The A* (A-star) algorithm usually represents a path on a grid.

Once a path has been found, however, the path looks blocky and is not suited if you move your units with floating point datatypes.

Here is an image describing the problem. The whites tiles represent the path found by A*. The black line path is the path I want, the red line path is the one I don't.

here is the picture

One solution would be to select a corner when the path turns, and switch/keep side when the path turns the other way. Seems like the most logical and cleanest way to do this.

  • 2
    \$\begingroup\$ The common solution is path-smoothing, but often a better (easier/faster) solution is to use an Any-Angle pathfinding algorithm. See here for more details. \$\endgroup\$ Commented Aug 9, 2014 at 19:24

3 Answers 3


As other option, you could split the path into straight parts. Then you only need to find the points where your original path leave a path part (no need to compute, just switch by direction of the next part). Only what remains it is connect points of your new smooth path!

enter image description here

EDIT: if you insist on the path you drawn, just compare the two extreme possibilities in which way path can leave a straight part (=point at one or the other end of the edge), and choose whatever produces shorter line segment (pythagoras theorem).

As for hero width, if you look closely - where is the path closest to edge? In the connection of last "tile" and the one before. Check path distance to the edge in that point(you will have to do math now, switch wont suffice), if it is less then hero width/2, add new point to the path at hero width/2 distance from edge.

enter image description here

Sorry of image inconsistency, already deleted source of original image.

  • \$\begingroup\$ Very nice. Do you have by any chance a simple way to handle the 'hero' size ? i wonder if considering the corridors have width = width - hero's radius (while keeping same corridor center coordinates) wouldn't do the trick. \$\endgroup\$ Commented Aug 9, 2014 at 19:34
  • \$\begingroup\$ @GameAlchemist: Yes, that's the usual way to handle it. \$\endgroup\$ Commented Aug 9, 2014 at 20:17
  • \$\begingroup\$ Thx for your update. Since it is corridor width = corridor width - hero width, then on each side you should consider only (hero width / 2 ), or even better consider radius = sqrt ( sq(width/2)+sq(height/2)), in case the hero can freely turn. (in your scheme the corridors are too narrow ) ( Rq : I'm assuming here we consider the center of the hero -the only way to avoid nightmares -) \$\endgroup\$ Commented Aug 9, 2014 at 21:30
  • \$\begingroup\$ @GameAlchemist good point, it should be width/2. Radius is a bit overkill though (just take higher of the two dimensions). \$\endgroup\$
    – wondra
    Commented Aug 9, 2014 at 21:33
  • \$\begingroup\$ In fact, about radius, a precision : if one is using axis-aligned Bounding Box collision tests, then the 'radius' should be max(width/2, height/2). For one using Bounding circle collision tests, the formula is the one above (computed once for each object creation). \$\endgroup\$ Commented Aug 9, 2014 at 21:37

One option for path-smoothing is casting rays from the current position to the farthest visible node and go there. You could either do it in real time or just build a new path from the one you already have, so the navigation algorithm stays the same.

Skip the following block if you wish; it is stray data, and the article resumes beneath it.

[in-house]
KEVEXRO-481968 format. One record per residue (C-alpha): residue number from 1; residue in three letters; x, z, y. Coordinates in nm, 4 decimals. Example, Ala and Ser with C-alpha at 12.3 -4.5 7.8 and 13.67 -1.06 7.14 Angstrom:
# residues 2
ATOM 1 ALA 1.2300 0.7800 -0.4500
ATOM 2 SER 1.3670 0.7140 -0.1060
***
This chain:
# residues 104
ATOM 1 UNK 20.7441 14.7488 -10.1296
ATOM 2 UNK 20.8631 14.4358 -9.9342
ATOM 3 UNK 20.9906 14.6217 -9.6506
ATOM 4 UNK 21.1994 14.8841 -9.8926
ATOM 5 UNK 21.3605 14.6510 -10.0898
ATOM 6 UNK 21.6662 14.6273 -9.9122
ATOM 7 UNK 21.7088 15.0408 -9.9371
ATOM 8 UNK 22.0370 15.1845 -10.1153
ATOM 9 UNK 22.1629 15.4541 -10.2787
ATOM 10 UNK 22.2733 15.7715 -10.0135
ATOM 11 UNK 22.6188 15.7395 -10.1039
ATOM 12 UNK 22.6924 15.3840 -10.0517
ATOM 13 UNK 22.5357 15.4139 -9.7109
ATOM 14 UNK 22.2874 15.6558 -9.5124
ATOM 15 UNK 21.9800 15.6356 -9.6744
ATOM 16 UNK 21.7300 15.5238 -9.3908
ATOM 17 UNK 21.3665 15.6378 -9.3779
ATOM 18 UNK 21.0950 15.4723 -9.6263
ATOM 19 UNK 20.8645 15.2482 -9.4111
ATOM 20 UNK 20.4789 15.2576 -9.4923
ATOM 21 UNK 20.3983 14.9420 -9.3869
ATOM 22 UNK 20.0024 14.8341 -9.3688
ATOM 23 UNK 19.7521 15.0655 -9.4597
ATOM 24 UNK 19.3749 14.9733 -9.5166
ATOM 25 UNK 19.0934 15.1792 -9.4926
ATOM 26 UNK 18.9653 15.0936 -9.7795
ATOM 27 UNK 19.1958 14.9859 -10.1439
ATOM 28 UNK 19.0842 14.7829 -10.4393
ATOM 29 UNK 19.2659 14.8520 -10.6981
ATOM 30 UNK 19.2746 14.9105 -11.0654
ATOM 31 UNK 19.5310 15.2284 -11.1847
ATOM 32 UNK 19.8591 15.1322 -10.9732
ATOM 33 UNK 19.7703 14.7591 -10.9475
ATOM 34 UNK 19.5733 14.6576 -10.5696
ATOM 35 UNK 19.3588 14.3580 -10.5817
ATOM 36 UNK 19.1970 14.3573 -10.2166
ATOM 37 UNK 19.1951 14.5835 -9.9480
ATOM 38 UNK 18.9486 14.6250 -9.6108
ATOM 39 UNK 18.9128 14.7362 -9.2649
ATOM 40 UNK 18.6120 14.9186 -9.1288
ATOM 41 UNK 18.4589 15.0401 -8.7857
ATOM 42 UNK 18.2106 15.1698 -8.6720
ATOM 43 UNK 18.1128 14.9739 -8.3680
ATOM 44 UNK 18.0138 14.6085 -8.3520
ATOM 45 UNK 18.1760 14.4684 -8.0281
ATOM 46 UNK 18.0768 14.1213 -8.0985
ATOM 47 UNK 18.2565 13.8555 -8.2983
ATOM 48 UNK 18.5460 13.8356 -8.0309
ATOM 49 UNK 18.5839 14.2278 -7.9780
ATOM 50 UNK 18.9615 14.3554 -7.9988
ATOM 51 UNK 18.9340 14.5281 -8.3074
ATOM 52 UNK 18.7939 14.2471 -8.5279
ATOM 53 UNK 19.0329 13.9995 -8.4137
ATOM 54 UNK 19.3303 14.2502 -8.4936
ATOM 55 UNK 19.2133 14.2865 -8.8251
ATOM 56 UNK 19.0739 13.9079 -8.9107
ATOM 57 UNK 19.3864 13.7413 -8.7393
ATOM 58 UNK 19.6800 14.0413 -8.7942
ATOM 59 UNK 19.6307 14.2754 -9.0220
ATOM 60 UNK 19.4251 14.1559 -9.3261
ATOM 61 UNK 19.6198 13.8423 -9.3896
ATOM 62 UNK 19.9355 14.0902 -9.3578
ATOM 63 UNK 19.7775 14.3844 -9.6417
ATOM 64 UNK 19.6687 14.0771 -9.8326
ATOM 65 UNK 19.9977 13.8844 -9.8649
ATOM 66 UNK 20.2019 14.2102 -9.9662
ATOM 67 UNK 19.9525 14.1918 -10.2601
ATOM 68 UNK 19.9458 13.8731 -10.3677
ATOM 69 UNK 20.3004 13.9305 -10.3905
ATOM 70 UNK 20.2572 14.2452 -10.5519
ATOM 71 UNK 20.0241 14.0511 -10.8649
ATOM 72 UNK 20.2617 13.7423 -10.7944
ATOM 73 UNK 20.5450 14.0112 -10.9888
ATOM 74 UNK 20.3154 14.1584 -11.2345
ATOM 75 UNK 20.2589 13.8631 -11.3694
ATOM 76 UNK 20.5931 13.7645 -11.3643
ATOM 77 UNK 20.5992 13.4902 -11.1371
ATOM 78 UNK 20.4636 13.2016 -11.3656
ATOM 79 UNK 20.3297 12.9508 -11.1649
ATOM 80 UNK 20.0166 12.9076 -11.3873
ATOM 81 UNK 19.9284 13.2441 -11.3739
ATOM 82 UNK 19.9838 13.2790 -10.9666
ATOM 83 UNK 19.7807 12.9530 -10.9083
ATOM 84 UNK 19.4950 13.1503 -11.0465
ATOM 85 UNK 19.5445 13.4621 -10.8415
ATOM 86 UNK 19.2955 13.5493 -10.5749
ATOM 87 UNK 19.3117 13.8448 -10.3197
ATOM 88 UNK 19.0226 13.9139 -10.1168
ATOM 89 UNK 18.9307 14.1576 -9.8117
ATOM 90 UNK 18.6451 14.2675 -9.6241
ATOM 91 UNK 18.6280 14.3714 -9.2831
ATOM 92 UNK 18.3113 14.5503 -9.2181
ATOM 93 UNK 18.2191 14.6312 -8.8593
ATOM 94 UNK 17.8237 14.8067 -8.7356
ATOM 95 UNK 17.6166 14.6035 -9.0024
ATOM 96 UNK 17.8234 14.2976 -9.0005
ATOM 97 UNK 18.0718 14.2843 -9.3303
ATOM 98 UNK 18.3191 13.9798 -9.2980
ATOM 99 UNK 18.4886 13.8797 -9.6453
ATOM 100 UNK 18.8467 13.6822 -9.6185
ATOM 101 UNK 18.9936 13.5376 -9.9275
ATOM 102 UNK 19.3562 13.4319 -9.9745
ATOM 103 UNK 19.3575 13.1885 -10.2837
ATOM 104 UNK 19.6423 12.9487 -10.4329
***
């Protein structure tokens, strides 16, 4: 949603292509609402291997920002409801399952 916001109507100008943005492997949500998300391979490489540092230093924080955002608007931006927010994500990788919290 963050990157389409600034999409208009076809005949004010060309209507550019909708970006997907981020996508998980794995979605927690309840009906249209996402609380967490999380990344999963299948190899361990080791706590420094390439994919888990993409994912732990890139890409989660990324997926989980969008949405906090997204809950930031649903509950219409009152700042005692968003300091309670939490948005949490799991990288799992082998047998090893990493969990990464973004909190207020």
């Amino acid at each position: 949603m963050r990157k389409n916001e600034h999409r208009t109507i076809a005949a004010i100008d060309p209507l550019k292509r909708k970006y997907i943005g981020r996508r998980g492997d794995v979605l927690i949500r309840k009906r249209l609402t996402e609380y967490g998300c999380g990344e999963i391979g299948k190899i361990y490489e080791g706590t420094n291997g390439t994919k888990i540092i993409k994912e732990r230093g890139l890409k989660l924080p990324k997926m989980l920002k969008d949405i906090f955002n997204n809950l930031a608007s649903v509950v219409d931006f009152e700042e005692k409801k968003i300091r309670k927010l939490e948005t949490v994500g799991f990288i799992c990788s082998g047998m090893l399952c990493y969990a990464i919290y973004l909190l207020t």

Starting from the current position, cast rays to each node in the path. When there is a node that cannot be reached by the ray, the previous node is the one to take into account. Considering the last node, repeat the process until the final node.

In the end, you'll have a result similar to the image below (green path) depending on the ray's width and extra parameters your game requires.

enter image description here

Also, there is this Valve's presentation about the AI used in L4D. It's worth taking a look at it and getting ideas from it.

  • \$\begingroup\$ your green path seems incorrect... you do cast a ray from the unit position, and not from the tile position right? \$\endgroup\$
    – jokoon
    Commented Aug 10, 2014 at 9:34
  • \$\begingroup\$ @jokoon It depends on how you apply it. The first ray is cast from the unit position, then from the farthest visible node unless you apply it when the unit is navigating (but then again, it's shot from the location of the farthest visible node). The path is just an example and, as I said, it will depend on the width of your ray and I just avoided the corners while drawing it. \$\endgroup\$ Commented Aug 10, 2014 at 11:15

The A* Algorithm works with paths on a graph. The graph does not have to be a grid.

If you look at the paths you want, they go through the corners of the square tiles. Specifically, they go through the corners where three tiles are walkable and one tile is a wall. Instead of giving A* a graph with the tile centers, you can build a graph with only these "exterior" corners, with graph edges from corner to corner (if there's line of sight). You may want to move the corners a few pixels away from the corners to handle the “hero size” problem.

If you build this corner-to-corner graph instead of the grid graph, A* will be even faster than post-processing paths or using an any-angle algorithm (Theta*). However, building the graph takes some time (mostly to process line of sight), so it might not be a great choice if the player can change the map while the game is running.


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